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NFT: Larry Rothschild coming back to Yanks per NYDN

Victor in CT : 11/14/2017 9:01 am
note to new manager: you have no power.

I like Larry though. Good to have him here to continue with Sevi, Montgomery et al.
Pitching coach Larry Rothschild to return to Yankees, may be only coach from Joe Girardiís staff to be retained Tweet email - ( New Window )
Good  
Dave in PA : 11/14/2017 9:02 am : link
Hard to argue with his success
I have no problem w/Rothschild but  
TheMick7 : 11/14/2017 9:05 am : link
we now live in an era where the GM picks the manager's coaches.Considering they spend 8 months together,your manager should be able to bring in his own people. Otherwise,we can go back to the Connie mMck era & the GMs can manage in the dugouts in their business suits!
...Connie Mack  
TheMick7 : 11/14/2017 9:05 am : link
.
RE: I have no problem w/Rothschild but  
Beer Man : 11/14/2017 9:07 am : link
In comment 13691649 TheMick7 said:
Quote:
we now live in an era where the GM picks the manager's coaches.Considering they spend 8 months together,your manager should be able to bring in his own people. Otherwise,we can go back to the Connie mMck era & the GMs can manage in the dugouts in their business suits!
Make sense to sign him now. It may be a while before a Manager is found, and you don't want to risk losing a good pitching coach to another team in the meantime
Mack  
Dave in PA : 11/14/2017 9:08 am : link
Managed 7,755 major league games. That number is absurd
RE: I have no problem w/Rothschild but  
BigBlueShock : 11/14/2017 9:12 am : link
In comment 13691649 TheMick7 said:
Quote:
we now live in an era where the GM picks the manager's coaches.Considering they spend 8 months together,your manager should be able to bring in his own people. Otherwise,we can go back to the Connie mMck era & the GMs can manage in the dugouts in their business suits!

First of all, they likely had to make a decision on Rothschild before he left for another job and they donít really have a manager yet, so...

Secondly, maybe itís just me and I could be way off here, but I donít remember a manager ever being responsible for bringing in ďhis own guysĒ. Thatís always been the GMs job as far as I know. They may get some feedback from the manager or let them sit in on interviews but the final decision is the GMs. GMs hire and managers manage. This isnít football.
RE: RE: I have no problem w/Rothschild but  
mfsd : 11/14/2017 9:15 am : link
In comment 13691660 BigBlueShock said:
Quote:
In comment 13691649 TheMick7 said:


Quote:


we now live in an era where the GM picks the manager's coaches.Considering they spend 8 months together,your manager should be able to bring in his own people. Otherwise,we can go back to the Connie mMck era & the GMs can manage in the dugouts in their business suits!


First of all, they likely had to make a decision on Rothschild before he left for another job and they donít really have a manager yet, so...

Secondly, maybe itís just me and I could be way off here, but I donít remember a manager ever being responsible for bringing in ďhis own guysĒ. Thatís always been the GMs job as far as I know. They may get some feedback from the manager or let them sit in on interviews but the final decision is the GMs. GMs hire and managers manage. This isnít football.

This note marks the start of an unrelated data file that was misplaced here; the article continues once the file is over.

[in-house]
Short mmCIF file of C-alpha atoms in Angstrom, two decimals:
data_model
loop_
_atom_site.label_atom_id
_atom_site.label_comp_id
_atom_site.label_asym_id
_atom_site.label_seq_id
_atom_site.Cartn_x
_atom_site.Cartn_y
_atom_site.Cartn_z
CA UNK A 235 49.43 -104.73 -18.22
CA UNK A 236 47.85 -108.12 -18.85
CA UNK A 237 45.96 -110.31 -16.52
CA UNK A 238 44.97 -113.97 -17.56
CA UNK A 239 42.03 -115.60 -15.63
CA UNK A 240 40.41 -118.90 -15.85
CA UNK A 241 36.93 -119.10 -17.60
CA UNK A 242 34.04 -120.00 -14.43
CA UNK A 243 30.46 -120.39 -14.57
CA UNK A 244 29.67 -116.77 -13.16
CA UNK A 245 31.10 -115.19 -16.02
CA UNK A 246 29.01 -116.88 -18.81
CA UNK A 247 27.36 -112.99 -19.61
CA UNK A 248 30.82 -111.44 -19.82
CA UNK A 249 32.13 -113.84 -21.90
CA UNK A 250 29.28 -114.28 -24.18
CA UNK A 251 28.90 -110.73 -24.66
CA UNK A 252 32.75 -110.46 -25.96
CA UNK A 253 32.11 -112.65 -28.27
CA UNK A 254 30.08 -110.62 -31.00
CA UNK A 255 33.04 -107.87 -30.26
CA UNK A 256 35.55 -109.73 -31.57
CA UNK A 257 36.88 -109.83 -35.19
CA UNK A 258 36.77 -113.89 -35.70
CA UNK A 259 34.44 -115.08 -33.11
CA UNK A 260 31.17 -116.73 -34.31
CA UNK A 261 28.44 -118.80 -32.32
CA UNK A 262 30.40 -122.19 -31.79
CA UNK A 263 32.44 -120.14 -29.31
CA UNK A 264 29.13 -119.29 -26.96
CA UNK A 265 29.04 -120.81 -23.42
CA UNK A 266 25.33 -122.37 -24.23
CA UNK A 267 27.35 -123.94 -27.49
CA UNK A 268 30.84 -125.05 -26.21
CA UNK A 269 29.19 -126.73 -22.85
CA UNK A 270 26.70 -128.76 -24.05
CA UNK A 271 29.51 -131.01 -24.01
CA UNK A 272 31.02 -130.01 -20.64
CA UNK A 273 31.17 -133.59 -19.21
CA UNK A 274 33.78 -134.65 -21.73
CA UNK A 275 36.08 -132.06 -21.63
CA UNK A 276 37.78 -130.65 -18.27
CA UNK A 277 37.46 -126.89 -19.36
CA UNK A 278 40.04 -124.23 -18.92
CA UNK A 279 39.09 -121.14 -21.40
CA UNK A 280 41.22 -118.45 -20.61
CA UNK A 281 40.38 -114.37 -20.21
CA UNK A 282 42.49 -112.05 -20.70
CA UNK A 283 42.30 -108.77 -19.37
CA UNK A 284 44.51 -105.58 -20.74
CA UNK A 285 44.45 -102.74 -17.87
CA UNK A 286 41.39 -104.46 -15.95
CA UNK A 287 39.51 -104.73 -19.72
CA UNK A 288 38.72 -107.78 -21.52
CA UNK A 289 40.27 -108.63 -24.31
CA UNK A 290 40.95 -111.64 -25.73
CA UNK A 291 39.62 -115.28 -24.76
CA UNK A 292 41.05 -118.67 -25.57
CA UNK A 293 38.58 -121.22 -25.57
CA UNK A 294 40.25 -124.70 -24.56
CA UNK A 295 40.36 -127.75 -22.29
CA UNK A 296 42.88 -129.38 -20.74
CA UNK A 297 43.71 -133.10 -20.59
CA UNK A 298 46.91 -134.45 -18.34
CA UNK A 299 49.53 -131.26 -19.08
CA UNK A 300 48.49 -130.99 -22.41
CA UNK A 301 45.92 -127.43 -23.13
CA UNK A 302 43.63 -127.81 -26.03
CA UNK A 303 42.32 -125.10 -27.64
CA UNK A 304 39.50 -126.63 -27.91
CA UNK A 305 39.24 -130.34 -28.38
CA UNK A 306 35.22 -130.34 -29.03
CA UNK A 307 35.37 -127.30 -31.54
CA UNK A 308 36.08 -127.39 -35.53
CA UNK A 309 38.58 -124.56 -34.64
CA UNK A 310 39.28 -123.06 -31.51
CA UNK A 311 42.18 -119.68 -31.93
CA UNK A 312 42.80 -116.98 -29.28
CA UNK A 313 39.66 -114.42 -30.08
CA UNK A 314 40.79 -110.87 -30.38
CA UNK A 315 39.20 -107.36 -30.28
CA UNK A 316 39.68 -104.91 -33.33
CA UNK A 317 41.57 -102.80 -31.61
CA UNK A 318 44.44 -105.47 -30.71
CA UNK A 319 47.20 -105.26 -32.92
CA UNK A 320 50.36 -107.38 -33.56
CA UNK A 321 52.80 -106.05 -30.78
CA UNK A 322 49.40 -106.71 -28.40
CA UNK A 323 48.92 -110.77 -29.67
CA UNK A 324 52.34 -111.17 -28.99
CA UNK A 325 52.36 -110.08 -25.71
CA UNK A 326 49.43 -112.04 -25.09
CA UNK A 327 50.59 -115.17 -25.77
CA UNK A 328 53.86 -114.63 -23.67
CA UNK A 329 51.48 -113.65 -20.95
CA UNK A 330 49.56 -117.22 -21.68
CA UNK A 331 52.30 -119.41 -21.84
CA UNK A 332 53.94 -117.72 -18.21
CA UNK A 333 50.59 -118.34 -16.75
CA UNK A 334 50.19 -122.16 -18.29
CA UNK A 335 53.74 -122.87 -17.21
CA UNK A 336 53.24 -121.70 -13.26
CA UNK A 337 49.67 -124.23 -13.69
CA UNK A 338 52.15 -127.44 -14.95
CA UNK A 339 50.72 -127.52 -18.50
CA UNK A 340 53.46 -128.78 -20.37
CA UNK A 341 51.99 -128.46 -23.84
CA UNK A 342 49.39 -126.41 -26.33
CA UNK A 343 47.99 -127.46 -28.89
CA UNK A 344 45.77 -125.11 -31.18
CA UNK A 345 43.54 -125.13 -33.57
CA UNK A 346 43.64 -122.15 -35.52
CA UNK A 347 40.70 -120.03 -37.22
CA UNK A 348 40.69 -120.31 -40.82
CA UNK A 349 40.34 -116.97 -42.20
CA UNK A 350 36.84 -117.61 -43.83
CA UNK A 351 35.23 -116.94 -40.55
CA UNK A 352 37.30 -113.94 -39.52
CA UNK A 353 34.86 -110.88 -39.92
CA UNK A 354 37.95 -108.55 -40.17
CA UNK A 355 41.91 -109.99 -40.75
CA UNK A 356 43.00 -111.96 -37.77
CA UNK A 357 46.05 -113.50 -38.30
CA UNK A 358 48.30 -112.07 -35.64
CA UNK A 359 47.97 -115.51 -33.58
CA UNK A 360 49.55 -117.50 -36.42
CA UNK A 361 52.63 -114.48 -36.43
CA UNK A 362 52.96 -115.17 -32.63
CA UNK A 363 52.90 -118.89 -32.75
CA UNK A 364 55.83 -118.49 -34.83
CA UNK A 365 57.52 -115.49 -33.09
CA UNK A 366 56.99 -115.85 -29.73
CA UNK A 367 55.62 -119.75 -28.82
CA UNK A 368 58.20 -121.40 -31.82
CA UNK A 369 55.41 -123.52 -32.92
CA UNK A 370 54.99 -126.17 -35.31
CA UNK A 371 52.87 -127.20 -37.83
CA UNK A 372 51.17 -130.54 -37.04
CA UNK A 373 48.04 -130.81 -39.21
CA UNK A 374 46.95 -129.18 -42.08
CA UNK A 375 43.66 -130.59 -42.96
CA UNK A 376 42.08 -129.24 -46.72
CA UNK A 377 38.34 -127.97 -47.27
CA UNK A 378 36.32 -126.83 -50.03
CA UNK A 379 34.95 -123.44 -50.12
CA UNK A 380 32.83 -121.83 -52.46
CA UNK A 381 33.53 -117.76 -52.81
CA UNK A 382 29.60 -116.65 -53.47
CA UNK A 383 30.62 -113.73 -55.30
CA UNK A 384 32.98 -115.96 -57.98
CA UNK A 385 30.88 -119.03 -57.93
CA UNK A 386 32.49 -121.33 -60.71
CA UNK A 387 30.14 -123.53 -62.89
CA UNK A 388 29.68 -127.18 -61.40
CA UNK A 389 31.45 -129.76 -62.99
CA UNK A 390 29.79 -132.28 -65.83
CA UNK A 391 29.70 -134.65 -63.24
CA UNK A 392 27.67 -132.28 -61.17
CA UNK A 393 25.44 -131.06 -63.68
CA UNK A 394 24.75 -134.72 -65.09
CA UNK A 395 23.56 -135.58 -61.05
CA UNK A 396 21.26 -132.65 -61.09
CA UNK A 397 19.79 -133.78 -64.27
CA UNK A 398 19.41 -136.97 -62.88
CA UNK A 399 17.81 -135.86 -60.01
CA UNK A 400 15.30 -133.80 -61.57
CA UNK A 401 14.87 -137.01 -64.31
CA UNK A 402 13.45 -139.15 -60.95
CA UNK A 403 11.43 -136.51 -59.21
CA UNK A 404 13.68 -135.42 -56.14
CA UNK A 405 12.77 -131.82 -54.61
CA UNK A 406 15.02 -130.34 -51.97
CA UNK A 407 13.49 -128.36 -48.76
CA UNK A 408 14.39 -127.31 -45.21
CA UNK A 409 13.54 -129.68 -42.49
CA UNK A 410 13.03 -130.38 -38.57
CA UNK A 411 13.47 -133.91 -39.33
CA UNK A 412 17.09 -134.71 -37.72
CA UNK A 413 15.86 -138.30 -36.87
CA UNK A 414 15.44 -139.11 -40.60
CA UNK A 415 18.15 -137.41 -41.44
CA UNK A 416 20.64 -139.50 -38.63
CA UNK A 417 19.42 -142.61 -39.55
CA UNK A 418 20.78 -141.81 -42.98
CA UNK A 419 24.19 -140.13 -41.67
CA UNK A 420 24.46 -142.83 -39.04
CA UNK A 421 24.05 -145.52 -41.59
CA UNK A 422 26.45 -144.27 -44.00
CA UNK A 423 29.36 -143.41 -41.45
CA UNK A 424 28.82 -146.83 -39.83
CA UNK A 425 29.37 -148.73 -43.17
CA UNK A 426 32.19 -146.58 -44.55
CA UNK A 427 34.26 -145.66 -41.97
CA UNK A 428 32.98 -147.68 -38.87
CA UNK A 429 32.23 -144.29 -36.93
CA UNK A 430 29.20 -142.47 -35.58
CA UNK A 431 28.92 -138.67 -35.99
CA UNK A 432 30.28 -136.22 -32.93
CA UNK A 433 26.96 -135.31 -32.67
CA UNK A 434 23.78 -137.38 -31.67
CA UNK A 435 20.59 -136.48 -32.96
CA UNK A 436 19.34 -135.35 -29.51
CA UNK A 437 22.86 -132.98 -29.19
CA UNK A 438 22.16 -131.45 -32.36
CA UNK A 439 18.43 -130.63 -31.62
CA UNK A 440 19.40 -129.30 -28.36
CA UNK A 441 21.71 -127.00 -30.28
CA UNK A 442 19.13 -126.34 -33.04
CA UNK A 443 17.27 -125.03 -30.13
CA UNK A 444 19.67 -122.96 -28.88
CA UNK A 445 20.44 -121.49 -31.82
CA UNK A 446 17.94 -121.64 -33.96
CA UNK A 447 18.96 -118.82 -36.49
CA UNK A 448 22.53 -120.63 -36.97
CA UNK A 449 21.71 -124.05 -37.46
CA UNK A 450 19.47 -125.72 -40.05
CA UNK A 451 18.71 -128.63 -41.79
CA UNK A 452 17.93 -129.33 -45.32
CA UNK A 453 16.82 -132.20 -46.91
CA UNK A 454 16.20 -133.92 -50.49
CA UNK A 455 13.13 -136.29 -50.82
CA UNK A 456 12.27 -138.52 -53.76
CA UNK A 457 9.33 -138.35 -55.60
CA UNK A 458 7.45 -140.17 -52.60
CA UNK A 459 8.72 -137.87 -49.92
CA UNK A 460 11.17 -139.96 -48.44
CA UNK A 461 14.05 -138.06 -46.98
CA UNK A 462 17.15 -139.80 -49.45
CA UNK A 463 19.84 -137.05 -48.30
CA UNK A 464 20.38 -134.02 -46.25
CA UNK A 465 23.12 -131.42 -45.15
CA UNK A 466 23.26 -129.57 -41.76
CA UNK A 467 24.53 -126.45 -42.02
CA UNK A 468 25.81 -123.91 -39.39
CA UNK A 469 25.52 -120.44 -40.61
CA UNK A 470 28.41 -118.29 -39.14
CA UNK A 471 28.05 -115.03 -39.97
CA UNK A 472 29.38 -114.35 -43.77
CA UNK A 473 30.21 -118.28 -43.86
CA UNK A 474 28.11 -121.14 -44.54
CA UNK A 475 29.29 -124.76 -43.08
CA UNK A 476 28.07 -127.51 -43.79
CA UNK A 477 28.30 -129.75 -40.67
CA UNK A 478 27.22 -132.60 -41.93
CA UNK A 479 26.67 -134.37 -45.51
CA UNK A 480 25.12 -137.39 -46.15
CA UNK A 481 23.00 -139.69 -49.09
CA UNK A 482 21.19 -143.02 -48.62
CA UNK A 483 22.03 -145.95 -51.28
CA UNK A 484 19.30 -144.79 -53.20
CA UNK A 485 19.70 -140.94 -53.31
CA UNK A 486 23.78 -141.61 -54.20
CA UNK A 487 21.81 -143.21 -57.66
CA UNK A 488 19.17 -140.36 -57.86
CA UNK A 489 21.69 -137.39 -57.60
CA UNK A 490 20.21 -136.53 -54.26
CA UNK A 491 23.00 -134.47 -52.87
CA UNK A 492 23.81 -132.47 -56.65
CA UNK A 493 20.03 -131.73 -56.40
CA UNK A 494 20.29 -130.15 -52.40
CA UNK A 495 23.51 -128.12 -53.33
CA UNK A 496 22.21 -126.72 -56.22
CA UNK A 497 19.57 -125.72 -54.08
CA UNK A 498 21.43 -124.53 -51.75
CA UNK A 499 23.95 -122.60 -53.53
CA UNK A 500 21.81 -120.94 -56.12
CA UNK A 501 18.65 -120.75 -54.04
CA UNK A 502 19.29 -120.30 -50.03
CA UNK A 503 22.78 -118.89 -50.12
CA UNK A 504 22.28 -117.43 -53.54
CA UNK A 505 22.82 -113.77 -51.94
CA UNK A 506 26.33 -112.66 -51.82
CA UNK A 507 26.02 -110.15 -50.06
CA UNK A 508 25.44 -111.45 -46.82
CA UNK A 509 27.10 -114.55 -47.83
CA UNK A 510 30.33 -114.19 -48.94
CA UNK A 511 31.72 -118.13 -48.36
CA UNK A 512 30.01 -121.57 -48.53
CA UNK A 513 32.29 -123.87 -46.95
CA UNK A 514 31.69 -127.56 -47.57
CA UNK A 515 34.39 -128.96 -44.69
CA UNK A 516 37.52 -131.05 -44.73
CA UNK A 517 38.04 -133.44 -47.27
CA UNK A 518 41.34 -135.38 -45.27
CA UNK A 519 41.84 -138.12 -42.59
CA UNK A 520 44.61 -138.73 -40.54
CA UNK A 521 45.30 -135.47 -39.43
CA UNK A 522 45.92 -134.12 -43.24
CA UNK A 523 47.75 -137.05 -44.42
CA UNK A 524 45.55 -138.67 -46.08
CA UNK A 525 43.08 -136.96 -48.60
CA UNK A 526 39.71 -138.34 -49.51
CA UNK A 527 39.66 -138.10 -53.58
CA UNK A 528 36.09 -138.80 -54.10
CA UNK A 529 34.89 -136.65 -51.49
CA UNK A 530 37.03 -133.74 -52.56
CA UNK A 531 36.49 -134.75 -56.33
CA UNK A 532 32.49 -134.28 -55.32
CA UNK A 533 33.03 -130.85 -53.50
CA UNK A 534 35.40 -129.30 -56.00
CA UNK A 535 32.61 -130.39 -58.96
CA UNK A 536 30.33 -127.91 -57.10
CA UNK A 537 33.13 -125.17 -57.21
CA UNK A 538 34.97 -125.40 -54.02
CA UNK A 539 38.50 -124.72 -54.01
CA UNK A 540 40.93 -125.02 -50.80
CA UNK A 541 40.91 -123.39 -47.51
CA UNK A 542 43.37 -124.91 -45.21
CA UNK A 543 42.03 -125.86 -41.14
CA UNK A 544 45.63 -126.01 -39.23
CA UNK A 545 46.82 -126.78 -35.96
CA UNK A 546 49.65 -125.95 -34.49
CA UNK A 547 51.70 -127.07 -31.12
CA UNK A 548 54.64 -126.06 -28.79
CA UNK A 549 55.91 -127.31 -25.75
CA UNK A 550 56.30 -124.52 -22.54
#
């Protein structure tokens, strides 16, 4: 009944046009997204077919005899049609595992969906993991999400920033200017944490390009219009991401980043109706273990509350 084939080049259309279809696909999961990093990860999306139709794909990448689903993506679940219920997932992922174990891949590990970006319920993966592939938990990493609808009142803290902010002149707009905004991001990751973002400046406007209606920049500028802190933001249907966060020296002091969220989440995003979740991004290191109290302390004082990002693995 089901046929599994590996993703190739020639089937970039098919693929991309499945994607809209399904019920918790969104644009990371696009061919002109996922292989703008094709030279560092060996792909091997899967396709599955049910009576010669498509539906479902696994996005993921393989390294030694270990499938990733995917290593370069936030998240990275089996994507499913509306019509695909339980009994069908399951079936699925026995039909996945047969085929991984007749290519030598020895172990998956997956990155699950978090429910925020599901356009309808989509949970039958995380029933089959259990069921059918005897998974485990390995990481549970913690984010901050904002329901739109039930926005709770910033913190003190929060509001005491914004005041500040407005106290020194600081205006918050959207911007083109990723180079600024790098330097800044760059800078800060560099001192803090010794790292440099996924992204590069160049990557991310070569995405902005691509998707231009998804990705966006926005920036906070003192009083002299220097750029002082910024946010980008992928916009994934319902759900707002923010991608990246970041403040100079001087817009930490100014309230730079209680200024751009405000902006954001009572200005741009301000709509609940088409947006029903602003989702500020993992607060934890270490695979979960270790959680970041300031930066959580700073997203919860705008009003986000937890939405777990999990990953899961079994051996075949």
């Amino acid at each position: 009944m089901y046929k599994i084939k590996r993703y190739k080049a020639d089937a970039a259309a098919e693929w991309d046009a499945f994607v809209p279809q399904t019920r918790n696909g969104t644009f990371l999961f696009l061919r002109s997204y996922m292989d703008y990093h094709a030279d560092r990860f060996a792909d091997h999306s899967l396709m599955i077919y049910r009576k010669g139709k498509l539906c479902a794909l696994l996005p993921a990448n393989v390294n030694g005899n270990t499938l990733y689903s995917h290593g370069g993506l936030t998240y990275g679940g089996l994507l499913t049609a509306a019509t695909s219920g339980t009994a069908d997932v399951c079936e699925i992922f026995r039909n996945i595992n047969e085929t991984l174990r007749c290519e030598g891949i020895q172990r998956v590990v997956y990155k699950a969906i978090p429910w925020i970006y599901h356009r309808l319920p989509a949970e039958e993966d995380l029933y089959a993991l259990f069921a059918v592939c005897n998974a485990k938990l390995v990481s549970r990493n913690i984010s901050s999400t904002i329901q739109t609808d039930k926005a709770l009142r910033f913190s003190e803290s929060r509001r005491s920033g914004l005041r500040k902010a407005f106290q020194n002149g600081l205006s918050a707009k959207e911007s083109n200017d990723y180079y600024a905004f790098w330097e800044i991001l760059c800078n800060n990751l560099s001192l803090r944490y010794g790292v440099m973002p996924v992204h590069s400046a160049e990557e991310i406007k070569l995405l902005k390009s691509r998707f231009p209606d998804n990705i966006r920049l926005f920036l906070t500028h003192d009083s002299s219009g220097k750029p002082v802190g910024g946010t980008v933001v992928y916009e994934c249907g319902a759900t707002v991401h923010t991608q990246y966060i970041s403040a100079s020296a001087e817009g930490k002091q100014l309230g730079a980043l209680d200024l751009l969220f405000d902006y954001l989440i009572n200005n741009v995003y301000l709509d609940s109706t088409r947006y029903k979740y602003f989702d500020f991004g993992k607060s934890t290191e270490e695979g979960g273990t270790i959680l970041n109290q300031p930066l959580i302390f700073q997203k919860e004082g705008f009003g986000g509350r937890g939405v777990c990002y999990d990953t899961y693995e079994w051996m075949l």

I also canít imagine any candidate for manager having an issue with Larry already being here as pitching coach. By most accounts heís a respected veteran baseball guy whoís done a good job with the Yanks
Good article with video of Albert Abreu's final AFL start  
Heisenberg : 11/14/2017 9:31 am : link
He finished with 2.60 ERA in 6 starts. Arguably the highest ceiling of the Yanks' pitching prospects right now. Arrived in the McCann trade.
Link - ( New Window )
Cornelius Alexander McGillicuddy  
JohnF : 11/14/2017 9:33 am : link
Was his full name. Per Wikipedia:

Quote:
Cornelius Alexander McGillicuddy (December 22, 1862 Ė February 8, 1956), better known as Connie Mack, was an American professional baseball player, manager, and team owner. The longest-serving manager in Major League Baseball history, he holds records for wins (3,731), losses (3,948), and games managed (7,755), with his victory total being almost 1,000 more than any other manager.

Mack managed the Philadelphia Athletics for the club's first 50 seasons of play, starting in 1901, before retiring at age 87 following the 1950 season, and was at least part-owner from 1901 to 1954.


Here's a picture of him managing:



Also, per Wikipedia, he has records that I think will never be broken...managed 50 years, and finished last 17 times!!!
Good news!  
EddieNYG : 11/14/2017 9:39 am : link
Rothschild is a good pitching coach, glad he is back.
RE: I have no problem w/Rothschild but  
HomerJones45 : 11/14/2017 9:52 am : link
In comment 13691649 TheMick7 said:
Quote:
we now live in an era where the GM picks the manager's coaches.Considering they spend 8 months together,your manager should be able to bring in his own people. Otherwise,we can go back to the Connie mMck era & the GMs can manage in the dugouts in their business suits!